Here is something I sincerely do not understand. According to current thinking, human-caused global warming is supposed to be one of the biggest threats facing civilization today and everyone who can is expected to spend billions of dollars to combat this threat, with those who won't pay the tab being villified in the most horrible manners available. Yet, according to all of the research I can find, not only is it not proven that there is a true warming trend, it is also not proven that human activity has anything more than a minimal impact on global climate. Even those who support such initiatives as the Kyoto Treaty admit that these enormous expenditures would have only small effects (the most common numbers associated with the Kyoto Treaty seem to indicate an approximately 5 degree increase in global mean temperature over the next century with the full effect of the treaty offsetting that by about one degree). I am not suggesting that anyone should stick their heads in the sand and do nothing about anything, but this seems to be a rather large amount of effort and money for a bunch of maybes, especially when those maybes are counterbalanced by history.
As a point of referance to chew over, we've only been keeping satellite records of climate conditions since 1979. That is an eye blink in global climate terms and yet mean global sea ice levels right now are roughly equal to what they were then. For those of you who were not around (or aware) in 1979, the trendy hysteria of the time was an impending ice age. All of the public experts of the time were predicting it with the same force and assurance that they now use for predicting global warming trends. They were wrong then. What makes them right now? With sea ice levels now equal to what they were then, should we now be worrying about an ice age again instead of global warming?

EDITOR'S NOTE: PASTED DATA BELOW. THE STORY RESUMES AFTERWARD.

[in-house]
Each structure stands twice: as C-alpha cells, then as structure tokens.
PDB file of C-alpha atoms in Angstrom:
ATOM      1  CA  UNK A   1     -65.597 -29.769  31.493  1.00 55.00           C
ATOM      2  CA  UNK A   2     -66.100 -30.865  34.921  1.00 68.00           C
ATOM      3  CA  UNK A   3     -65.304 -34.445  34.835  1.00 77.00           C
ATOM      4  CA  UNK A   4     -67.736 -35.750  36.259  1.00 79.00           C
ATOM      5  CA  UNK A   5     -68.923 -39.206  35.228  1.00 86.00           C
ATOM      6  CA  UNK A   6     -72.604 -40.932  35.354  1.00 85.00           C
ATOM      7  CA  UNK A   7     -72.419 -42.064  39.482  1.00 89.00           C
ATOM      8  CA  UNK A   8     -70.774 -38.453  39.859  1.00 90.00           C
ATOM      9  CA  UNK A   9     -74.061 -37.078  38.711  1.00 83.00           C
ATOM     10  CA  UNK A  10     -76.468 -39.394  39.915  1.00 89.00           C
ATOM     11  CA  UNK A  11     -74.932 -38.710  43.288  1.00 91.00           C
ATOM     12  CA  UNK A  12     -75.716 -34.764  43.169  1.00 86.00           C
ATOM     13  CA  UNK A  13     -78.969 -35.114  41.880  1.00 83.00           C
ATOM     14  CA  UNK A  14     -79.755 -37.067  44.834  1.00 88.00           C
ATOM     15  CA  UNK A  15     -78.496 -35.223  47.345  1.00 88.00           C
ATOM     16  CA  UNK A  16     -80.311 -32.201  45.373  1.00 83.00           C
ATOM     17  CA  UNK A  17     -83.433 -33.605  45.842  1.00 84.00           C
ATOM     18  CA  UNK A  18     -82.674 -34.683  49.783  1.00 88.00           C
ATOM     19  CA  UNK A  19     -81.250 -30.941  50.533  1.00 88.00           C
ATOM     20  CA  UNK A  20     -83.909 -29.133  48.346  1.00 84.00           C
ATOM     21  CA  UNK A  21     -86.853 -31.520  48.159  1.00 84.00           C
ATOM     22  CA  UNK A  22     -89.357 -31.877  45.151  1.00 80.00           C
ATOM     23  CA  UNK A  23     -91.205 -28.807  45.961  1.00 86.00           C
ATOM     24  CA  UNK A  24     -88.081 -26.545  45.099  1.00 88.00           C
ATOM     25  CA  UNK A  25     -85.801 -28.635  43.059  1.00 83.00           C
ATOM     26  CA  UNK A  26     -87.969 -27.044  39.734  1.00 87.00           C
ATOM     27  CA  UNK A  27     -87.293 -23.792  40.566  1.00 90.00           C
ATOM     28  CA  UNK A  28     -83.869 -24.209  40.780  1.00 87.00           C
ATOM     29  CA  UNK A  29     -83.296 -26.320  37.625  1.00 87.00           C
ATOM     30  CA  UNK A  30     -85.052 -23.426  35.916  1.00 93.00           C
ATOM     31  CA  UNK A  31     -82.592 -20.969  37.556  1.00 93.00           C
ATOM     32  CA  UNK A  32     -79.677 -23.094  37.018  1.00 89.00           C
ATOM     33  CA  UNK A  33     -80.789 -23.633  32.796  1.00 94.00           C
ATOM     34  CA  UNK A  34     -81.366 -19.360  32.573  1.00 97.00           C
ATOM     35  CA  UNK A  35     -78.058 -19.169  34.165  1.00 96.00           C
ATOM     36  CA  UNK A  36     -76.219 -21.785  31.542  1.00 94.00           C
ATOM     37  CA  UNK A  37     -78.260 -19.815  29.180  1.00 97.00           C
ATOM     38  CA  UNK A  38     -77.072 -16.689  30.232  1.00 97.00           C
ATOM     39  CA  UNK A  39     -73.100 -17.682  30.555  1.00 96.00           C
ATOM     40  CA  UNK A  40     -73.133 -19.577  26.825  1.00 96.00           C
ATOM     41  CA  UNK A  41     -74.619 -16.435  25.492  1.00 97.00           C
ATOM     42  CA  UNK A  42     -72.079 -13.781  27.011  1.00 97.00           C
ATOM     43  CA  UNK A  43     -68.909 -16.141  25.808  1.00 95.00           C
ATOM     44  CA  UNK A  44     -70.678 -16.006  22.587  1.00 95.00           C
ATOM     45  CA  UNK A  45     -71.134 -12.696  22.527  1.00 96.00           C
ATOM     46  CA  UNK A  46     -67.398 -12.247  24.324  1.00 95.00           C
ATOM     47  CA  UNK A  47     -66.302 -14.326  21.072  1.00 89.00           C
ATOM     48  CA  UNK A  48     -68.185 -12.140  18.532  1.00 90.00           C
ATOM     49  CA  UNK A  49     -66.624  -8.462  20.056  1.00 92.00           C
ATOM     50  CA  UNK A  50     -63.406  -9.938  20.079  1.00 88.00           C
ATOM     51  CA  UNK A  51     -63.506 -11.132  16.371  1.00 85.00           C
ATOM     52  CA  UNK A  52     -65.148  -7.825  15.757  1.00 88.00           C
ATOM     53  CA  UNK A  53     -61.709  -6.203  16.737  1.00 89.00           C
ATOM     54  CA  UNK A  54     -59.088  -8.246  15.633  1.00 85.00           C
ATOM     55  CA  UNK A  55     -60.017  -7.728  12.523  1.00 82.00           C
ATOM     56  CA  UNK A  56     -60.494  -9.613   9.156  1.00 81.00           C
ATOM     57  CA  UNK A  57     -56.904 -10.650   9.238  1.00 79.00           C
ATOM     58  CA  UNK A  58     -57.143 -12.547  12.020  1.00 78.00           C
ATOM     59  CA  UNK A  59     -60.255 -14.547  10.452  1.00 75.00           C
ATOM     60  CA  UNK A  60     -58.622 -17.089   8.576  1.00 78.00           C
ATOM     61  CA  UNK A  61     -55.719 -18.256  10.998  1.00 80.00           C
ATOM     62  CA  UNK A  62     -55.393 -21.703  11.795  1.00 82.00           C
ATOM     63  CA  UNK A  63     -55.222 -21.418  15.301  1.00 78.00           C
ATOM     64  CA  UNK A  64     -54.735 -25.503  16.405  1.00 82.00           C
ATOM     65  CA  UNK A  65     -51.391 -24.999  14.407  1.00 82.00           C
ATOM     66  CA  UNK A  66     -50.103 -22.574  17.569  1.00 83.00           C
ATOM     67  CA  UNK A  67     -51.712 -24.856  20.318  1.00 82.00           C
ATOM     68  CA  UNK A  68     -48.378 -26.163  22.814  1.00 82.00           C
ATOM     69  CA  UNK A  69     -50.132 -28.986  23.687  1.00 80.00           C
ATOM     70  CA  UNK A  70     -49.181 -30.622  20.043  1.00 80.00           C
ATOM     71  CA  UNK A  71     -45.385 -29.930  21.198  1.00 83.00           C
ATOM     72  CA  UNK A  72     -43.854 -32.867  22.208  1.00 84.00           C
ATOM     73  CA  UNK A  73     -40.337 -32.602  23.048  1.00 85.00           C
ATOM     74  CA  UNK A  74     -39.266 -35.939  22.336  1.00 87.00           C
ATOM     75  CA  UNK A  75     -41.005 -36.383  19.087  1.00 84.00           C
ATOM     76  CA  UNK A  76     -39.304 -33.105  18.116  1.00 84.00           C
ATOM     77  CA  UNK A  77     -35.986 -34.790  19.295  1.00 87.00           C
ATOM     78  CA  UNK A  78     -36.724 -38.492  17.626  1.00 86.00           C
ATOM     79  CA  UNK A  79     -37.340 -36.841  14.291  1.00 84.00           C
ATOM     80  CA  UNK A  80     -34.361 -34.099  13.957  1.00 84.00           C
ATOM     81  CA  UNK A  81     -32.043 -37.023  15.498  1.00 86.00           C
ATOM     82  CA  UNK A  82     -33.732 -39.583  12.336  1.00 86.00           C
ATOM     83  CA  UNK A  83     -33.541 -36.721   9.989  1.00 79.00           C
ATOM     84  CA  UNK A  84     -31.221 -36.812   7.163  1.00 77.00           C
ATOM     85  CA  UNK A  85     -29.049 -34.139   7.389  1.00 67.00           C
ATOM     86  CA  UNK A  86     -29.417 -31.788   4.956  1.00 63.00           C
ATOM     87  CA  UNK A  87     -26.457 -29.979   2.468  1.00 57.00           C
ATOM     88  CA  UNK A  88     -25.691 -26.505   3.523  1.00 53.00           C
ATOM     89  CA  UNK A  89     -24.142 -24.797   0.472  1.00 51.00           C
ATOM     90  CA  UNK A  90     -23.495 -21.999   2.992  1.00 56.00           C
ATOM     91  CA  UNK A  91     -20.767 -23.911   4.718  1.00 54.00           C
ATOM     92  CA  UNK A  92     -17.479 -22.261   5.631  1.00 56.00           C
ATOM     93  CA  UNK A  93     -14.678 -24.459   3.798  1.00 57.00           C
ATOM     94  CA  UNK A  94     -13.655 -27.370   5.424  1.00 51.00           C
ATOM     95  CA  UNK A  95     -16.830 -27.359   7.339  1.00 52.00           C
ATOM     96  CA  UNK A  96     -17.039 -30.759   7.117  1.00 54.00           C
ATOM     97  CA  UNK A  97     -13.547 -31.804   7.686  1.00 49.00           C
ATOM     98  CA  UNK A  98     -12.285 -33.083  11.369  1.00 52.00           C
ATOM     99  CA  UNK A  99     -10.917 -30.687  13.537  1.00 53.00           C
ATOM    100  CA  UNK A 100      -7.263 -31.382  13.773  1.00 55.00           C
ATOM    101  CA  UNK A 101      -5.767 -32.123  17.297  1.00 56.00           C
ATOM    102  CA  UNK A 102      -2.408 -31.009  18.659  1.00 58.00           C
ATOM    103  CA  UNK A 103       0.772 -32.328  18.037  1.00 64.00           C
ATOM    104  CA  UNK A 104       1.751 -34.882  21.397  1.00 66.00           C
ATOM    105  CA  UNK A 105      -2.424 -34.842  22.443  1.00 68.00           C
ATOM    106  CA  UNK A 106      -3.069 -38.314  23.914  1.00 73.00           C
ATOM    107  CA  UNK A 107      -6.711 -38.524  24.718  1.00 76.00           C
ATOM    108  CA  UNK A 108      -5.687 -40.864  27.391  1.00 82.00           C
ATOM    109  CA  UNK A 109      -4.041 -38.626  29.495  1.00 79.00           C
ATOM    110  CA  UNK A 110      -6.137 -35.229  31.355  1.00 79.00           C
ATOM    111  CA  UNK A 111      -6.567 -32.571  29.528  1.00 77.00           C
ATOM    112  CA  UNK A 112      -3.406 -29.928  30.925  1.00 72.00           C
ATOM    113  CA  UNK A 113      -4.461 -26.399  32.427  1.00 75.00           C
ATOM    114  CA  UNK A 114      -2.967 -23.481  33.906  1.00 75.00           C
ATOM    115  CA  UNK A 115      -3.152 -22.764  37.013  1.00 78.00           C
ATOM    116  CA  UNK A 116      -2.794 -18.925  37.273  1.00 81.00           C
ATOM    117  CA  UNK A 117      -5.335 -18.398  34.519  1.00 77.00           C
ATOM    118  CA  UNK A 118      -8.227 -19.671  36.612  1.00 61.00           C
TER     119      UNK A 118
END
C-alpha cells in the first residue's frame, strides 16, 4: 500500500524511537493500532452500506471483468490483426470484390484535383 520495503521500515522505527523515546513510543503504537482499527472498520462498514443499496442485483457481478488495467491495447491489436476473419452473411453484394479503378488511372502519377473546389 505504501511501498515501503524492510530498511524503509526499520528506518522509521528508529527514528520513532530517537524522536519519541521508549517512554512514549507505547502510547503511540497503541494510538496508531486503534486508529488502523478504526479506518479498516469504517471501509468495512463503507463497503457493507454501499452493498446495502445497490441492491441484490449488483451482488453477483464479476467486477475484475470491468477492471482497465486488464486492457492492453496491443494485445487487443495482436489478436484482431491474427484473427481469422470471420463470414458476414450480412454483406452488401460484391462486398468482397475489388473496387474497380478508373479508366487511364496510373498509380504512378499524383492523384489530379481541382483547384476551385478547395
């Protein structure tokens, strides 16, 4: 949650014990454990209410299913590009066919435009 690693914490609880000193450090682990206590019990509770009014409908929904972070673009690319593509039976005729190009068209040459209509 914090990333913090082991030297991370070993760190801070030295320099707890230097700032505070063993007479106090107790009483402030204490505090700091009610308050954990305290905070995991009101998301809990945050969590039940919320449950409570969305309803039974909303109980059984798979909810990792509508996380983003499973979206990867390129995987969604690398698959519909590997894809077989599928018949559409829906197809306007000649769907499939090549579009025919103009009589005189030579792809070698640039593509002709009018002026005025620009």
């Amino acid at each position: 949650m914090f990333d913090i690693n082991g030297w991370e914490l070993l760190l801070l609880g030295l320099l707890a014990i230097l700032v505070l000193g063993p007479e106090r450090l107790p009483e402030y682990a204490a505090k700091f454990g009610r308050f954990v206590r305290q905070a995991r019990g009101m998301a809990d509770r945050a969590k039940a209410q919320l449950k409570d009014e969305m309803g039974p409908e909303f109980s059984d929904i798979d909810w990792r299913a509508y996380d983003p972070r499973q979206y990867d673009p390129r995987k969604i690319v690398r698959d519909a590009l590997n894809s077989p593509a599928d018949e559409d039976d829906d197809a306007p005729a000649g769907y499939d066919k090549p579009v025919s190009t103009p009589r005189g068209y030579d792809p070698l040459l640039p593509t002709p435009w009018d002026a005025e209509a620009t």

I don't know about you but, considering the two possibilities, I'll take global warming over an ice age any day. Humanity and human civilization can survive the former much better and more easily than the latter. Warming rearranges some coastal maps, alters some farming areas, and causes some animal extinctions. Glaciation on an ice age scale buries coastal and inland maps, removes large chunks of farmland, and causes mass extinctions on a scale most people cannot comprehend. The known impacts of an ice age would dwarf any predicted impacts of global warming. In simplest terms, global warming means more tropical locations while ice age means more acrtic locations. A gross oversimplification, I admit, but you get the point. Which would you rather have?